With all of the concern over illegal immigrants and Islamic extremists in this country, you’d think that the Department of Homeland Security and the Department of Justice might have a decent handle on what’s going on inside immigration court. But the strange tale of Leaford George Cameron shows us that this is probably not the case.
On Thursday, a federal grand jury in Philadelphia indicted the Jamaica-born 62-year-old Burlington, New Jersey, man who is accused of fraudulently posing as an attorney for 12 years. According to United States Attorney Zane David Memeger, Cameron’s client list included more than 70 people from the Philadelphia region, Florida, Illinois, New York, Connecticut, Jamaica and India.
While his illegal fake law practice took on different types of cases — the indictment claims that he handled one parent’s child custody matter — prosecutors say that his primary focus was on immigration. And he didn’t just send out letters on his fake law firm letterhead (although the government claims that he did do that: His fake law firm letterhead included the fake names of his fake partners and fake suite numbers that all went to his single family home in Burlington).
No, Cameron actually showed up in court and represented his clients that had cases before United States Citizenship and Immigration Services, part of the Department of Homeland Security. The cases also involved the Executive Office for Immigration Review, a branch of the Department of Justice.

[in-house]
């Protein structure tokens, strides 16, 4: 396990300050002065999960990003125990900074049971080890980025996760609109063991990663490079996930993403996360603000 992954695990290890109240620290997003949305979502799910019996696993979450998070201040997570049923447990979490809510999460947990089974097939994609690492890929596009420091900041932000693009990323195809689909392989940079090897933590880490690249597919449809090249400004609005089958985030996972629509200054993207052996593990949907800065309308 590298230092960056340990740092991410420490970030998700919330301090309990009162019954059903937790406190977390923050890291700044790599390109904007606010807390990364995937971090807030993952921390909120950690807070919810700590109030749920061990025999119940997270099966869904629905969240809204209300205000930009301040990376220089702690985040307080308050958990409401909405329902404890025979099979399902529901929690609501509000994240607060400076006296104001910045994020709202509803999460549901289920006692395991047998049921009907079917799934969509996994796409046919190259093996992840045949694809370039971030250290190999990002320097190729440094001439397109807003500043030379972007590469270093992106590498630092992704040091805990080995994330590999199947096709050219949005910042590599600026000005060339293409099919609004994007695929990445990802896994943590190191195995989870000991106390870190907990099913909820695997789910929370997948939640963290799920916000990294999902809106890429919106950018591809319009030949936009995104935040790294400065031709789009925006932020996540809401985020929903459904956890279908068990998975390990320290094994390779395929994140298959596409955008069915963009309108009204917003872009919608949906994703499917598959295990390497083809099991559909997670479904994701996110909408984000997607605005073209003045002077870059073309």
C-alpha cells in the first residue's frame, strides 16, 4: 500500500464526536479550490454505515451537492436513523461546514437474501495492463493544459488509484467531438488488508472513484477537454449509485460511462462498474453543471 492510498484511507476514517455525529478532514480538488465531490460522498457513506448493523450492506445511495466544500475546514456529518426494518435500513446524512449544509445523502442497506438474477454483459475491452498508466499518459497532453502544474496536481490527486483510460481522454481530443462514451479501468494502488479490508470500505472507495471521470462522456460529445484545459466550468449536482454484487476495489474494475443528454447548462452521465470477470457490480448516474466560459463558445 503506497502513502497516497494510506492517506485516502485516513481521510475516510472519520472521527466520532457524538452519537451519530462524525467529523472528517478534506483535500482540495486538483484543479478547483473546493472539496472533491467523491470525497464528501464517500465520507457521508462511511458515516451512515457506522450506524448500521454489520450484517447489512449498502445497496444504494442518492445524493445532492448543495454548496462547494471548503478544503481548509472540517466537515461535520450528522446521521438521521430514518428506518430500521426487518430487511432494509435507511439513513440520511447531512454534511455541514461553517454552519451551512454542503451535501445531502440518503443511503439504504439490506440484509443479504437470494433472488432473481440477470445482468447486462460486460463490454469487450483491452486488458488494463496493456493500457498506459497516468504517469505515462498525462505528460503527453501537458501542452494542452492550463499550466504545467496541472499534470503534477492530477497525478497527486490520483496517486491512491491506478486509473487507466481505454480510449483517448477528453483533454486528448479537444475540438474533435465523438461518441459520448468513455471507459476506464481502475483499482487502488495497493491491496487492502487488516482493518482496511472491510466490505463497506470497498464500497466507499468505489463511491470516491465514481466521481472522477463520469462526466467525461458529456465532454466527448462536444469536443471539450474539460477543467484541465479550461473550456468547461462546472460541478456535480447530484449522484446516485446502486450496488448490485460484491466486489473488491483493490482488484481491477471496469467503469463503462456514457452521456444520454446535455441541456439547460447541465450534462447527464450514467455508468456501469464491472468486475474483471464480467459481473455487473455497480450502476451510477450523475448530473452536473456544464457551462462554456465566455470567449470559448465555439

According to the indictment, Cameron’s had various fake law firm names, including Cameron and Associates, P.C. and Bernstein, Cameron, Hamilton & Assoc., P.A., and he also claimed to have a satellite office on the Main Line in Ardmore. He signed his letters with an “Esquire,” and when it came time to send invoices to his clients, he’s alleged to have done so under the name Anne Marie Hyde from his fake law firm’s non-existent accounting department.
Prosecutors say that Cameron used actual attorneys’ Pennsylvania Attorney Identification Numbers when filing paperwork with the government.
But, hey, how could the court have possibly known that Cameron was a fake attorney? It’s not like he had ever been charged with doing the same thing before, right? Wrong. In 1992, Cameron was arrested in Bensalem after he racked up 36 clients. He eventually entered a guilty plea for theft by deception. And in 2014, Cameron entered a no contest plea in a similar case in Delaware County. The victim there said she met Cameron in church.
In the new case, Cameron has been charged with mail fraud, wire fraud and making false statements, all of which has a theoretical maximum sentence of 75 years in prison plus up to $1.5 million in fines.